Sporty’s refurbished Cessna 172LITE project caught on fast.
A used Skyhawk with an overhauled engine, new interior, and a fresh coat of paint (among other improvements) will rent for $99 an hour at Sporty’s Academy at Clermont County Airport in Batavia, Ohio. The announcement in December got the phone ringing and Charlie Masters’ inbox filling. Masers, vice president of aircraft sales at Eastern Cincinnati Aviation, the Sporty’s fixed-base operation, said a 172LITE currently in the paint shop will be available in mid-February for $132,900, with more to follow.
“There is industry-wide demand for a basic, affordable airplane for the training and rental market for which the 172LITE hits the spot,” Masters said in a Jan. 28 news release.
The price of each aircraft will vary, along with the time required to complete the tip-to-tail refurbishment.
“We can either find an airframe or I am currently talking to a flight school about refurbishing their fleet,” Masters said in an email. “Price, of course is very dependent on the condition of the ‘donor’ airframe and options requested.”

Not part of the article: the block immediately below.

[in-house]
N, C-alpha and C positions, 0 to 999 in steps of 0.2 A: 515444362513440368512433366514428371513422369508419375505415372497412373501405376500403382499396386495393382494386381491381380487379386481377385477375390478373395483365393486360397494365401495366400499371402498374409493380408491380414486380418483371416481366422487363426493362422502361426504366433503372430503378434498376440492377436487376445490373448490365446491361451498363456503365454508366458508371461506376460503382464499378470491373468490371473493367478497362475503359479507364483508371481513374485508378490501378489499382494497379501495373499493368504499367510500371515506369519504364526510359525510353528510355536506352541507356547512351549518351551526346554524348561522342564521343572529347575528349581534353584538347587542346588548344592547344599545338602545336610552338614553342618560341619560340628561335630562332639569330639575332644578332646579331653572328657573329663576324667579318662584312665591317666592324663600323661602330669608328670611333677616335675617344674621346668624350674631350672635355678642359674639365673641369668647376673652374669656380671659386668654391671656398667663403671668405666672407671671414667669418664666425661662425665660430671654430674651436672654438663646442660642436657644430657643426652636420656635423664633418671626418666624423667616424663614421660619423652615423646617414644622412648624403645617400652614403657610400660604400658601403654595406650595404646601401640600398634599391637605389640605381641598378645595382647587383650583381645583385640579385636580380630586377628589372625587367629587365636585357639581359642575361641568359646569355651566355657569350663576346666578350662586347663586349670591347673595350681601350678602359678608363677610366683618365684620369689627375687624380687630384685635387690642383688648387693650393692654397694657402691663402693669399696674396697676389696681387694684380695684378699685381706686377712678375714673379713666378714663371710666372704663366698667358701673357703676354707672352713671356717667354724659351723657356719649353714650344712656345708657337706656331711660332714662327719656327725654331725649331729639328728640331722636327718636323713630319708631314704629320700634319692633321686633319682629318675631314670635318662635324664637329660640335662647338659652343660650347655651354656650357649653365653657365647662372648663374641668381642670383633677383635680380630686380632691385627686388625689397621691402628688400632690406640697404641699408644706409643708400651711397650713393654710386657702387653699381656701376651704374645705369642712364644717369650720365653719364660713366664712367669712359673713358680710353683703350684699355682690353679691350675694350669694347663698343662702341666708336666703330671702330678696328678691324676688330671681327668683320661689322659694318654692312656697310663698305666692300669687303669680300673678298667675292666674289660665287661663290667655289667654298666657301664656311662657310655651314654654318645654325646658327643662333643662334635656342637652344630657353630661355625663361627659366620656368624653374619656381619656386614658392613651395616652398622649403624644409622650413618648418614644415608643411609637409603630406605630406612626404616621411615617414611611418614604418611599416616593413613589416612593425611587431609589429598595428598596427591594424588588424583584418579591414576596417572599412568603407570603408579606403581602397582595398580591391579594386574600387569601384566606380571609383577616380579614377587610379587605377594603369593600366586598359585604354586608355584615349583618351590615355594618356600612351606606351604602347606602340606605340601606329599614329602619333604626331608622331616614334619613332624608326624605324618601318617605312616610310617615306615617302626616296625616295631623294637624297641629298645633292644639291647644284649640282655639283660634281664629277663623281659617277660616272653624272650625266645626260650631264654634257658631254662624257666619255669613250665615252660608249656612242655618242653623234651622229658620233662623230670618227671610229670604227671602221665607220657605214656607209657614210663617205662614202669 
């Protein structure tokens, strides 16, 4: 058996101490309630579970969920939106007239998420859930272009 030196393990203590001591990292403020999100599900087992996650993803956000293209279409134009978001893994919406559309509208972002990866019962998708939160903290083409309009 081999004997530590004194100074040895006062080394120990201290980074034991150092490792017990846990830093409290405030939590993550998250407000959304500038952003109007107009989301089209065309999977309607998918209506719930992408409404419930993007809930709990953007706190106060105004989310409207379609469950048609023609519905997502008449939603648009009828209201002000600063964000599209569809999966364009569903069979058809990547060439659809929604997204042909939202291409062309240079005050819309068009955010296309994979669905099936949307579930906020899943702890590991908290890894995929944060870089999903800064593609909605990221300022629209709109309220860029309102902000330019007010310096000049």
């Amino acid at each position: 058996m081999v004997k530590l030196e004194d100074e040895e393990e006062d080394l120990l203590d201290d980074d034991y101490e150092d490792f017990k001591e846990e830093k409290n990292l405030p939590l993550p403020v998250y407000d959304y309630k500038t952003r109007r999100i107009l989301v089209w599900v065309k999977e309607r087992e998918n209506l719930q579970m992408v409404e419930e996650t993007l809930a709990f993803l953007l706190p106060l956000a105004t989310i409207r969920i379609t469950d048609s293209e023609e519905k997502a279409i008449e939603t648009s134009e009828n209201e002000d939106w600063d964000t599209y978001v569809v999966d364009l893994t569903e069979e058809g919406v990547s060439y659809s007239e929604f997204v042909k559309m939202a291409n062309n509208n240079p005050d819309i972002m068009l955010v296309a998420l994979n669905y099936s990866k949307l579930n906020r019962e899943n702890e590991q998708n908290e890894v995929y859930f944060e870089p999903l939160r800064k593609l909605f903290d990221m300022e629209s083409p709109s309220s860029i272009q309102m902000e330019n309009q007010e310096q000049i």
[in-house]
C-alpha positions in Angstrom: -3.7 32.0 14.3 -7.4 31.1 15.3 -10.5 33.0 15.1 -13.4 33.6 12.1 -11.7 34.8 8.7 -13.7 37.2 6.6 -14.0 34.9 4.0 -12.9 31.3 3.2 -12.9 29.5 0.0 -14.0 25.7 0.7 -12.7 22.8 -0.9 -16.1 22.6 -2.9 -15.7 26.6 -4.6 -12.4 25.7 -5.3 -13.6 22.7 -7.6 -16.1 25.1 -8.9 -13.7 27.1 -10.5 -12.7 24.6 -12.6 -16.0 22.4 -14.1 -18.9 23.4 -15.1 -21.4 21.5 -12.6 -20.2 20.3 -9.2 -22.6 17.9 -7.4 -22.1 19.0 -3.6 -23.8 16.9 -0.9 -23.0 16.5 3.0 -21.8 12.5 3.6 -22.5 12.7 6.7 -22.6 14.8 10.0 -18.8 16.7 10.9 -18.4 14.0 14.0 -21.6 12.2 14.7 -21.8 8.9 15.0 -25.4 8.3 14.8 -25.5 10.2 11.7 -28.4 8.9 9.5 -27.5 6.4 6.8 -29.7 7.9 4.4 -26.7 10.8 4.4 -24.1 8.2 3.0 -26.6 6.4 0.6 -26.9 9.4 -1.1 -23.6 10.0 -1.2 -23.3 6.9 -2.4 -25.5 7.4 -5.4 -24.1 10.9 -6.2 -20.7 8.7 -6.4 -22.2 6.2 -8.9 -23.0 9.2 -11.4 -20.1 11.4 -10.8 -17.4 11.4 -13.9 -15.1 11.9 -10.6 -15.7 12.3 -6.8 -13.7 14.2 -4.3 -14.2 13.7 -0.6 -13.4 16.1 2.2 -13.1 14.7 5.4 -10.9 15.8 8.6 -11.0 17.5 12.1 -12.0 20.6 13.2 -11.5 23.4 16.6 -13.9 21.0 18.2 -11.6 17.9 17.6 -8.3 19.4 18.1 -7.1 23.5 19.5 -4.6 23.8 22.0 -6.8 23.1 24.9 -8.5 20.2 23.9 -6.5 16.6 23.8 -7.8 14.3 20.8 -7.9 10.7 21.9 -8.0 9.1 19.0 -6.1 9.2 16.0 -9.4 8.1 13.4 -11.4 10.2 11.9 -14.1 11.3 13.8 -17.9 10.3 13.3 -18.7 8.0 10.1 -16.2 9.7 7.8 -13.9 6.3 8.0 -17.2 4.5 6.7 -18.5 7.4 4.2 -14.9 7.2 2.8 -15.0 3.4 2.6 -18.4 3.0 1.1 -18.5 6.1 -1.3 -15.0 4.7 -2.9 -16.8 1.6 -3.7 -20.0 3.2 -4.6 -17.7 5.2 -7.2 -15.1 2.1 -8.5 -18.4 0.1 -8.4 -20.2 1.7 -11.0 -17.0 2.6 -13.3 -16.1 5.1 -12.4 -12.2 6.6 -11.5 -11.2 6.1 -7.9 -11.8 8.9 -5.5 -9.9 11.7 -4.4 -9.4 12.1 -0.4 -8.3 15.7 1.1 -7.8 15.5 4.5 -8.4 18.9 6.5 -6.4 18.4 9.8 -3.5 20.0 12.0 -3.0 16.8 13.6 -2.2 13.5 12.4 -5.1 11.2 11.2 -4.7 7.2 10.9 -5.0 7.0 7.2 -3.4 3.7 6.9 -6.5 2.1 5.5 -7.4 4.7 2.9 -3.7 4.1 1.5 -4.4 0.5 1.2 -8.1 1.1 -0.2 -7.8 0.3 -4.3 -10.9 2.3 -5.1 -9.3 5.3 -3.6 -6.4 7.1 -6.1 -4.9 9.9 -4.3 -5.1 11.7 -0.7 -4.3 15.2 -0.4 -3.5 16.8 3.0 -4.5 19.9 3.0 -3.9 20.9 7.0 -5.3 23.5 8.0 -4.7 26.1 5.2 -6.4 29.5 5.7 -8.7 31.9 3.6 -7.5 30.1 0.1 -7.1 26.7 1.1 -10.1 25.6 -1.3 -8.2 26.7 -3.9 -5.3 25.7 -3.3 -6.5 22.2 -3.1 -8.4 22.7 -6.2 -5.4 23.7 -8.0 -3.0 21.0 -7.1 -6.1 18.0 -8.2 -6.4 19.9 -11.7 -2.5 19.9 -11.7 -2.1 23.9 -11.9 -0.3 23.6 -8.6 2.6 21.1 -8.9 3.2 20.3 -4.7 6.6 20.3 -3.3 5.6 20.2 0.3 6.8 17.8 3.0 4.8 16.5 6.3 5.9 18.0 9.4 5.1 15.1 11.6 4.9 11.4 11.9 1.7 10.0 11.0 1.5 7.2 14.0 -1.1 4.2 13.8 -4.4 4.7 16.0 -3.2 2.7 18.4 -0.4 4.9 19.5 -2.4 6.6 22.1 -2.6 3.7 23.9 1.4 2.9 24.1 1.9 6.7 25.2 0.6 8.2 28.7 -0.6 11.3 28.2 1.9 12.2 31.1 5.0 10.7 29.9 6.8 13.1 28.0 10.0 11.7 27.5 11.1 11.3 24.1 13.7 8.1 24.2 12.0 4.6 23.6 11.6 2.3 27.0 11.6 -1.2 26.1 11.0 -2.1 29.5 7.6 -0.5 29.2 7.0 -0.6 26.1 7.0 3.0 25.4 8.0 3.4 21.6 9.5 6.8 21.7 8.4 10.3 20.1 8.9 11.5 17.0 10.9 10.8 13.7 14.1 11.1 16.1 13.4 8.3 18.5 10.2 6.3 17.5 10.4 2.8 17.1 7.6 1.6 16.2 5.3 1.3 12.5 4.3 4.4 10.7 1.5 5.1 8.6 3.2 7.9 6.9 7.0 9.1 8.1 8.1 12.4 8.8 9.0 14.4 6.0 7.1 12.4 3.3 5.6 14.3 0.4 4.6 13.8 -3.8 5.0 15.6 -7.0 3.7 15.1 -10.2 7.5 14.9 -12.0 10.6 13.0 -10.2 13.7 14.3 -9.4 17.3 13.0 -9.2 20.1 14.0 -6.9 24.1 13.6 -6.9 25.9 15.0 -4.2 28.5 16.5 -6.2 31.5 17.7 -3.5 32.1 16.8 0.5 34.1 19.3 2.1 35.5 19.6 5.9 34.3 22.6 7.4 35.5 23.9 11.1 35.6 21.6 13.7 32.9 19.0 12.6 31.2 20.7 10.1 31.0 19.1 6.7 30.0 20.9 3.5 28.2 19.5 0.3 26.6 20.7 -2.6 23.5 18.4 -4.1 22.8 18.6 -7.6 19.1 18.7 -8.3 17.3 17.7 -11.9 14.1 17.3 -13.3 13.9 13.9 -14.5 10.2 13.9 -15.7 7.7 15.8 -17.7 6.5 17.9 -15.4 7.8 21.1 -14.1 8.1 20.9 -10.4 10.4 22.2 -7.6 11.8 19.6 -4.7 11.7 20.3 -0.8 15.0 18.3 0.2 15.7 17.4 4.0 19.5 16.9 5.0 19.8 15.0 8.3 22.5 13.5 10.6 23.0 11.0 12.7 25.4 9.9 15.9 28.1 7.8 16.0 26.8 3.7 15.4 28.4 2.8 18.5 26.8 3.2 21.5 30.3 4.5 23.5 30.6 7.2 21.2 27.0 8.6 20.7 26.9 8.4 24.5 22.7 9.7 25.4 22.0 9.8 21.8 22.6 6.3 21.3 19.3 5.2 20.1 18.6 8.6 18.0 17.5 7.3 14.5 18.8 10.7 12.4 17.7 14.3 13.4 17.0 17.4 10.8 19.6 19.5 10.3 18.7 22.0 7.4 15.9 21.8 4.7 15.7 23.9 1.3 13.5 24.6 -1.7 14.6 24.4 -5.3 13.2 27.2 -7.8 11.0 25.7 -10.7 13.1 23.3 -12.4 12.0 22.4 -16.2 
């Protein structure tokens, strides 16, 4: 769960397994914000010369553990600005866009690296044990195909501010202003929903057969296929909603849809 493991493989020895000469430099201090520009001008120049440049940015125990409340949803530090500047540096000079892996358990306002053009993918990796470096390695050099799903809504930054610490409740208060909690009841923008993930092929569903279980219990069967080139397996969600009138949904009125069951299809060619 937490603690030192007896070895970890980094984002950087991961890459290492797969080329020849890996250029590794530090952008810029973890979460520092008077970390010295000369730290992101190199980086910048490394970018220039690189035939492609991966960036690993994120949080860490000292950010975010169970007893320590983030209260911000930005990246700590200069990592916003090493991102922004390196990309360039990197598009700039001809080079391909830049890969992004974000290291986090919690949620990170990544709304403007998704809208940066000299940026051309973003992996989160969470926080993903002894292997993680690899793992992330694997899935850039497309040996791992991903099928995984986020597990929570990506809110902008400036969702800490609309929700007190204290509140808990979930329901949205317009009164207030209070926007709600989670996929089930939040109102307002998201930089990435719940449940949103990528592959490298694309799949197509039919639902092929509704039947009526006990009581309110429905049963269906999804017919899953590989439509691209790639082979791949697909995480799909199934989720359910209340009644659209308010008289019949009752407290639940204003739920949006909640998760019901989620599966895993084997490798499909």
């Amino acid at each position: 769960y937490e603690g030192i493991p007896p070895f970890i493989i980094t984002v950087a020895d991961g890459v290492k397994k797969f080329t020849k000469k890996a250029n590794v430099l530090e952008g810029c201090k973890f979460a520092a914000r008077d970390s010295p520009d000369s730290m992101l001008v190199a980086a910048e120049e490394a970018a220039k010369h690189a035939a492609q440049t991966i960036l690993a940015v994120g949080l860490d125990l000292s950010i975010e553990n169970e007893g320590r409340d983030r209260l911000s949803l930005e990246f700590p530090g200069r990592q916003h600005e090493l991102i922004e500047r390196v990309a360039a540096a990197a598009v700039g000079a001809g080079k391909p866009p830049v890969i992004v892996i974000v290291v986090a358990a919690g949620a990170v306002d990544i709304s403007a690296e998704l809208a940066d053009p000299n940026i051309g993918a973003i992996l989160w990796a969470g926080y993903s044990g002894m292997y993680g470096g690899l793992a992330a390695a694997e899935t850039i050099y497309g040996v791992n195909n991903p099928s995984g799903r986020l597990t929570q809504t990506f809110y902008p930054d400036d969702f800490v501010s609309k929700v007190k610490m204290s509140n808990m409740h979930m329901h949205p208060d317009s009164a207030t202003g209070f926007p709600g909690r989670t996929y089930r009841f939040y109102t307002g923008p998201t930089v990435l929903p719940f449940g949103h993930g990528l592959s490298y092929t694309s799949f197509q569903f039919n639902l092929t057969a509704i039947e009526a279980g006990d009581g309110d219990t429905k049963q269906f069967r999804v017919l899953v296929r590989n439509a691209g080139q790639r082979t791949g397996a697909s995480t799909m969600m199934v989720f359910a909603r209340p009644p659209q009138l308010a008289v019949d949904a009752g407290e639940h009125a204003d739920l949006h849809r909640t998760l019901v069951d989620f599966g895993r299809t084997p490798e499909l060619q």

The refurbishment includes inspection and replacement as needed of windows, cables, switches, lights, and most other items. The stock plastic instrument panel itself is replaced with a metal version, and the avionics are inspected and replaced as needed. In the Sporty's version, the avionics are kept simple with a comm radio and transponder installed, though buyers can elect to have additional instrumentation as needed.
The rear seat is removed to increase useful load and cargo area, and the Lycoming O-320-H2AD is replaced with an overhauled O-320-D2J (per supplemental type certificate). Carpets are replaced with approved vinyl floor covering.
The concept, Sporty’s Founder and Chairman Hal Shevers announced in December, is to deliver an airplane that looks brand new and can be flown at an affordable price.
“Due to the low acquisition cost, we can offer it for just $99 (an hour), lowering the cost of admission in a Part 23 certified aircraft capable of flying two real-sized adults," Shevers said in the initial press release.